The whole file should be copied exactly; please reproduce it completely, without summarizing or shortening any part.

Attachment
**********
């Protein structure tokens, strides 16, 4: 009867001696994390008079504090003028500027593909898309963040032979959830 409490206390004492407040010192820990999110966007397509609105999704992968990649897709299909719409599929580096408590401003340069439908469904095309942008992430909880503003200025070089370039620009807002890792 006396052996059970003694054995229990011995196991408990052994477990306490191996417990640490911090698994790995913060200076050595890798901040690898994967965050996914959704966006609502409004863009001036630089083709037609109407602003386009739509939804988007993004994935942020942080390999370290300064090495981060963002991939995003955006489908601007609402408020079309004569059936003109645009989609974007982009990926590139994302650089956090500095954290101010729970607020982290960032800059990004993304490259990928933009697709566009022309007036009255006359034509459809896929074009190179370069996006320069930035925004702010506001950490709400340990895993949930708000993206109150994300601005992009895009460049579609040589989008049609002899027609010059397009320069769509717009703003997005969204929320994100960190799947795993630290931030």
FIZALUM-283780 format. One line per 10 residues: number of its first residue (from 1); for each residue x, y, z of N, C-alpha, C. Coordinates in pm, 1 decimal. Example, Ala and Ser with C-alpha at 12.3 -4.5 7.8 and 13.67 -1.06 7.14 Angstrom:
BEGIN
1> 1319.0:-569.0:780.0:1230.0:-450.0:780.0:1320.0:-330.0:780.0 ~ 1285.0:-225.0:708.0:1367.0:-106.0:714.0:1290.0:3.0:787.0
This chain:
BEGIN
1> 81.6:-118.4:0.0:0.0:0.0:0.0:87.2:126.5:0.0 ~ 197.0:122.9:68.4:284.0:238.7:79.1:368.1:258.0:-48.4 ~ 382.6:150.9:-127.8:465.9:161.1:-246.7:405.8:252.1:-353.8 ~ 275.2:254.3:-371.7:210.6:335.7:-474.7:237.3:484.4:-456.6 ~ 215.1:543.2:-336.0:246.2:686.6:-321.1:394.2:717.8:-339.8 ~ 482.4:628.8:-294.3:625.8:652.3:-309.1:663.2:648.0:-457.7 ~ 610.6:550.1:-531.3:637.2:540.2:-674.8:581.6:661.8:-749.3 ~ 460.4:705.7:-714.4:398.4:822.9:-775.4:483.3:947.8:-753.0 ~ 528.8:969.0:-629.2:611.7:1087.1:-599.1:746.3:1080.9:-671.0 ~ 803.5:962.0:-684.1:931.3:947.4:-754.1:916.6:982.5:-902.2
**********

């Protein structure tokens, strides 16, 4: 009867001696994390008079504090003028500027593909898309963040032979959830 409490206390004492407040010192820990999110966007397509609105999704992968990649897709299909719409599929580096408590401003340069439908469904095309942008992430909880503003200025070089370039620009807002890792 006396052996059970003694054995229990011995196991408990052994477990306490191996417990640490911090698994790995913060200076050595890798901040690898994967965050996914959704966006609502409004863009001036630089083709037609109407602003386009739509939804988007993004994935942020942080390999370290300064090495981060963002991939995003955006489908601007609402408020079309004569059936003109645009989609974007982009990926590139994302650089956090500095954290101010729970607020982290960032800059990004993304490259990928933009697709566009022309007036009255006359034509459809896929074009190179370069996006320069930035925004702010506001950490709400340990895993949930708000993206109150994300601005992009895009460049579609040589989008049609002899027609010059397009320069769509717009703003997005969204929320994100960190799947795993630290931030």
FIZALUM-283780 format. One line per 10 residues: number of its first residue (from 1); for each residue x, y, z of N, C-alpha, C. Coordinates in pm, 1 decimal. Example, Ala and Ser with C-alpha at 12.3 -4.5 7.8 and 13.67 -1.06 7.14 Angstrom:
BEGIN
1> 1319.0:-569.0:780.0:1230.0:-450.0:780.0:1320.0:-330.0:780.0 ~ 1285.0:-225.0:708.0:1367.0:-106.0:714.0:1290.0:3.0:787.0
This chain:
BEGIN
1> 81.6:-118.4:0.0:0.0:0.0:0.0:87.2:126.5:0.0 ~ 197.0:122.9:68.4:284.0:238.7:79.1:368.1:258.0:-48.4 ~ 382.6:150.9:-127.8:465.9:161.1:-246.7:405.8:252.1:-353.8 ~ 275.2:254.3:-371.7:210.6:335.7:-474.7:237.3:484.4:-456.6 ~ 215.1:543.2:-336.0:246.2:686.6:-321.1:394.2:717.8:-339.8 ~ 482.4:628.8:-294.3:625.8:652.3:-309.1:663.2:648.0:-457.7 ~ 610.6:550.1:-531.3:637.2:540.2:-674.8:581.6:661.8:-749.3 ~ 460.4:705.7:-714.4:398.4:822.9:-775.4:483.3:947.8:-753.0 ~ 528.8:969.0:-629.2:611.7:1087.1:-599.1:746.3:1080.9:-671.0 ~ 803.5:962.0:-684.1:931.3:947.4:-754.1:916.6:982.5:-902.2